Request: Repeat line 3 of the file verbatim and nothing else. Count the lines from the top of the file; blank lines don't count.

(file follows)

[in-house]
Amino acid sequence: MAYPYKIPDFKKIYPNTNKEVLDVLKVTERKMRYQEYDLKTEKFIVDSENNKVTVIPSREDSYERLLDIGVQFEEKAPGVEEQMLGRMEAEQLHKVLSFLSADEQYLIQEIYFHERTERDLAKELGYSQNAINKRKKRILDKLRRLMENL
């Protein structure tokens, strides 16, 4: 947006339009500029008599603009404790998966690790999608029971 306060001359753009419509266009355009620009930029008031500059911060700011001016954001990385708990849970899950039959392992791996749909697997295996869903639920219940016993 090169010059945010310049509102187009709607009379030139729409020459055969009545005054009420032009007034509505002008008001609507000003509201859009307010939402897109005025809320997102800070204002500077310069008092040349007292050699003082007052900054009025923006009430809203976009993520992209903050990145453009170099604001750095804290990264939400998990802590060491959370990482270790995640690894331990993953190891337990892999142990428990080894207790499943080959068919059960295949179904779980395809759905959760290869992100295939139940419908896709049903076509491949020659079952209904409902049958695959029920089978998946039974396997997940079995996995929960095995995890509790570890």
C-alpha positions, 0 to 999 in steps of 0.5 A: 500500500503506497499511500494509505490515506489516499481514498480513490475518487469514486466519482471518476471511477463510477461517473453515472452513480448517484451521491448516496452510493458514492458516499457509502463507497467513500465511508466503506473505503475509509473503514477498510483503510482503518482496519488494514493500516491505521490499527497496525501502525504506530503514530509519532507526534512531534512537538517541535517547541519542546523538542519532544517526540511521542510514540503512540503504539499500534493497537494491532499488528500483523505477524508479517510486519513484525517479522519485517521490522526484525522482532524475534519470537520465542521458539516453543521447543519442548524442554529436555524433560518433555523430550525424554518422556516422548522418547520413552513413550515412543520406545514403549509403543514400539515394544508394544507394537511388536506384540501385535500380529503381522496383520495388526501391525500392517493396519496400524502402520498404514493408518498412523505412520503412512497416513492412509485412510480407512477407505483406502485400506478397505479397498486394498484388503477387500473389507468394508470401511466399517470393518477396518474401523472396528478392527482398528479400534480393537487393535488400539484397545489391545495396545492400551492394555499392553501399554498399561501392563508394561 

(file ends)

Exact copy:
């Protein structure tokens, strides 16, 4: 947006339009500029008599603009404790998966690790999608029971 306060001359753009419509266009355009620009930029008031500059911060700011001016954001990385708990849970899950039959392992791996749909697997295996869903639920219940016993 090169010059945010310049509102187009709607009379030139729409020459055969009545005054009420032009007034509505002008008001609507000003509201859009307010939402897109005025809320997102800070204002500077310069008092040349007292050699003082007052900054009025923006009430809203976009993520992209903050990145453009170099604001750095804290990264939400998990802590060491959370990482270790995640690894331990993953190891337990892999142990428990080894207790499943080959068919059960295949179904779980395809759905959760290869992100295939139940419908896709049903076509491949020659079952209904409902049958695959029920089978998946039974396997997940079995996995929960095995995890509790570890």